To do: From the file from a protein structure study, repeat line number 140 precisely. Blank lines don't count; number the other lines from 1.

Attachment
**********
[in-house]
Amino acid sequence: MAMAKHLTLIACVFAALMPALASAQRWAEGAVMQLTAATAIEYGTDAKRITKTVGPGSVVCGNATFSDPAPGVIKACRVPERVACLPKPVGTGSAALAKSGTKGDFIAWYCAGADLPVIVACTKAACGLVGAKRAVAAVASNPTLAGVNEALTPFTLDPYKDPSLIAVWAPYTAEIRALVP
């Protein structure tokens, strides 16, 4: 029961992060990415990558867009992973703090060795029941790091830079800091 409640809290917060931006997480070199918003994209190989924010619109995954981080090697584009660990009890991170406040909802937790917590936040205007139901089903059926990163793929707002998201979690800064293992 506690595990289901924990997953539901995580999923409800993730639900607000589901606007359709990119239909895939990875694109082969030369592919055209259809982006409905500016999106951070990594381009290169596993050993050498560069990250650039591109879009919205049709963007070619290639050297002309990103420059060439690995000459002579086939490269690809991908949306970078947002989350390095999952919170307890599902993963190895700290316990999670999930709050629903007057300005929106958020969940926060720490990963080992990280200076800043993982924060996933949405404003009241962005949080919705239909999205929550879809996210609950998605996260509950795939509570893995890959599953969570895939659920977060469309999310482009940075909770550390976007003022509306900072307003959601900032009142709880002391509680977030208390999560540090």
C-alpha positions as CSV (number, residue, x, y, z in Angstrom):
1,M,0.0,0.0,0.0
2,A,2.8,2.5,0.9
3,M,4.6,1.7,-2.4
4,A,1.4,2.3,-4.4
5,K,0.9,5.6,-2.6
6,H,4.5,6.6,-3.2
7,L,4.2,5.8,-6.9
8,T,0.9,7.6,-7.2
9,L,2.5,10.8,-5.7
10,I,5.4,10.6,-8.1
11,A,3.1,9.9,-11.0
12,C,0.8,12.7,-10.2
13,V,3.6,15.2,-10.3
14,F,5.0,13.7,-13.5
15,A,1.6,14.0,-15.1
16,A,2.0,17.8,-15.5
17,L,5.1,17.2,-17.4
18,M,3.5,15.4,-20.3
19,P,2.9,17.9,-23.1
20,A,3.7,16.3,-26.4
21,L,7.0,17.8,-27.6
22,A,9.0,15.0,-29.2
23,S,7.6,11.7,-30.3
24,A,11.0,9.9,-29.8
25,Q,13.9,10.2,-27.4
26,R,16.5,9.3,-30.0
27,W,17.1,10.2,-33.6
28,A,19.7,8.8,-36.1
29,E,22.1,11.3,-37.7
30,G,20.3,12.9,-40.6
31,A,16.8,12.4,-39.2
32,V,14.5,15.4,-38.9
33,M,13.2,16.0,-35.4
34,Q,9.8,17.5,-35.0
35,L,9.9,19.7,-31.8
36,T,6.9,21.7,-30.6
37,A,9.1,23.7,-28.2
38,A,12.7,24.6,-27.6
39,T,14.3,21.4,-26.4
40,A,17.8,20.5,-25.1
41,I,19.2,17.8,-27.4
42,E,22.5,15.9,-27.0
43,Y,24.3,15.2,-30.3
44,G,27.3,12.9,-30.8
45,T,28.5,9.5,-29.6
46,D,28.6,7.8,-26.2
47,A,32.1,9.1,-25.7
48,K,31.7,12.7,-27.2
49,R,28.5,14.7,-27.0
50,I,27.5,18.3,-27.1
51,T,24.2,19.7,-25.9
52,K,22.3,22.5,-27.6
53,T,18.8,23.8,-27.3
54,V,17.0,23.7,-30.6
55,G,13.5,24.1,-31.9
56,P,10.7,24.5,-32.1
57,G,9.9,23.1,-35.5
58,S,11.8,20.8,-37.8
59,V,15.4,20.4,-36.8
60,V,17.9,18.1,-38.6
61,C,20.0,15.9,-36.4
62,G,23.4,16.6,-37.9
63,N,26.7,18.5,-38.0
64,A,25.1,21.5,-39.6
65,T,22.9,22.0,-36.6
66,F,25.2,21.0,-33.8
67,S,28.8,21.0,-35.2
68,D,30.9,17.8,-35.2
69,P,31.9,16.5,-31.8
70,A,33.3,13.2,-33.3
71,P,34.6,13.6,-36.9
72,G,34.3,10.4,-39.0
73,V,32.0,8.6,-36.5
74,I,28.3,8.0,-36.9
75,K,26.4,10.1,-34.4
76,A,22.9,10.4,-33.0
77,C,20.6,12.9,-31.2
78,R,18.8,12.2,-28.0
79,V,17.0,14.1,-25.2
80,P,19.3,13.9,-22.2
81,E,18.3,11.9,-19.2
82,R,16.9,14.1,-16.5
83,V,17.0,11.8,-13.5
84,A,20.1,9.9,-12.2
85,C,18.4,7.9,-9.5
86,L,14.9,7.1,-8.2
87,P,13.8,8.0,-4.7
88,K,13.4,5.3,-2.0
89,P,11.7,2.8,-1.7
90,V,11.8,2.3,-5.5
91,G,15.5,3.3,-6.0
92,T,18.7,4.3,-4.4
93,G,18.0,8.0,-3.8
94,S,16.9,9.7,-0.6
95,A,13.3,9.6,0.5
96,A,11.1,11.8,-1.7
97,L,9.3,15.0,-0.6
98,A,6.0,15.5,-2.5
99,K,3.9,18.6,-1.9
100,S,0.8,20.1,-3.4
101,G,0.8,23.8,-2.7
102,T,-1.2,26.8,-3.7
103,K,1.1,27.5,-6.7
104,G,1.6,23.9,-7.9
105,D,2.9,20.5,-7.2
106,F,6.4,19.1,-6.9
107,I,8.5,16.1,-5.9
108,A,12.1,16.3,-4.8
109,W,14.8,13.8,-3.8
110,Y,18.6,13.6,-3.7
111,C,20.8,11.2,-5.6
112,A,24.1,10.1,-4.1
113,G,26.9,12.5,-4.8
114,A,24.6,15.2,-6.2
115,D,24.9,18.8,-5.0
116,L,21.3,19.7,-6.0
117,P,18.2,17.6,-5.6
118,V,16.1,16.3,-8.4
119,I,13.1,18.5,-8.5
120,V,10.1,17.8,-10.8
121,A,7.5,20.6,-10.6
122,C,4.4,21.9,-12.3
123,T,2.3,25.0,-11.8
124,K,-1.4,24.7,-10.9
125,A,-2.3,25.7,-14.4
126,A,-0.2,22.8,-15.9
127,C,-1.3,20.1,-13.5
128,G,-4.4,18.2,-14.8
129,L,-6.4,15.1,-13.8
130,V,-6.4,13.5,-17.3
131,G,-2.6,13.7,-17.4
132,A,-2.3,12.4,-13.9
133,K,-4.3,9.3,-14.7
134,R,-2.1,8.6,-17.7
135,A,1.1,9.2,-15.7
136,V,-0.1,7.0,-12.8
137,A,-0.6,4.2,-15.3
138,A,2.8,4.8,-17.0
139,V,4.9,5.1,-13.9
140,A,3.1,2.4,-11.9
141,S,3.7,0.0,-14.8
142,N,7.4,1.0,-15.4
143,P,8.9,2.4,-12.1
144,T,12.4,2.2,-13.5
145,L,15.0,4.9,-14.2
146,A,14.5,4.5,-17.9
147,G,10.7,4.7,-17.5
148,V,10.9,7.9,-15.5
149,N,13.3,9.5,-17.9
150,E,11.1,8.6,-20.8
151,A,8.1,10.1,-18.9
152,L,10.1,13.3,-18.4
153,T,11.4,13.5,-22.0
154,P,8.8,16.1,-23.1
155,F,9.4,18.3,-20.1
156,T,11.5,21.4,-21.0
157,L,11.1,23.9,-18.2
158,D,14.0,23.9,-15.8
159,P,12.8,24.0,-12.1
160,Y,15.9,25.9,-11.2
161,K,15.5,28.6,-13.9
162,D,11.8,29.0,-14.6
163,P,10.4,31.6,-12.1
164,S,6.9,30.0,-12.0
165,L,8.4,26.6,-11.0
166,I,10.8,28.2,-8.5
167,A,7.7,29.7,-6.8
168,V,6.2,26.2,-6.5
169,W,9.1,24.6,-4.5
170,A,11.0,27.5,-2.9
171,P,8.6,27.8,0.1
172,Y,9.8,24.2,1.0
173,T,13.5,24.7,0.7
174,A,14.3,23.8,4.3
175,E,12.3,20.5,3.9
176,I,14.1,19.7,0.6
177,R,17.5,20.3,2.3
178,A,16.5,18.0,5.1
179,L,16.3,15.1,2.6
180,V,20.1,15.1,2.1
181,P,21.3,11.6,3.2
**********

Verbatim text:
136,V,-0.1,7.0,-12.8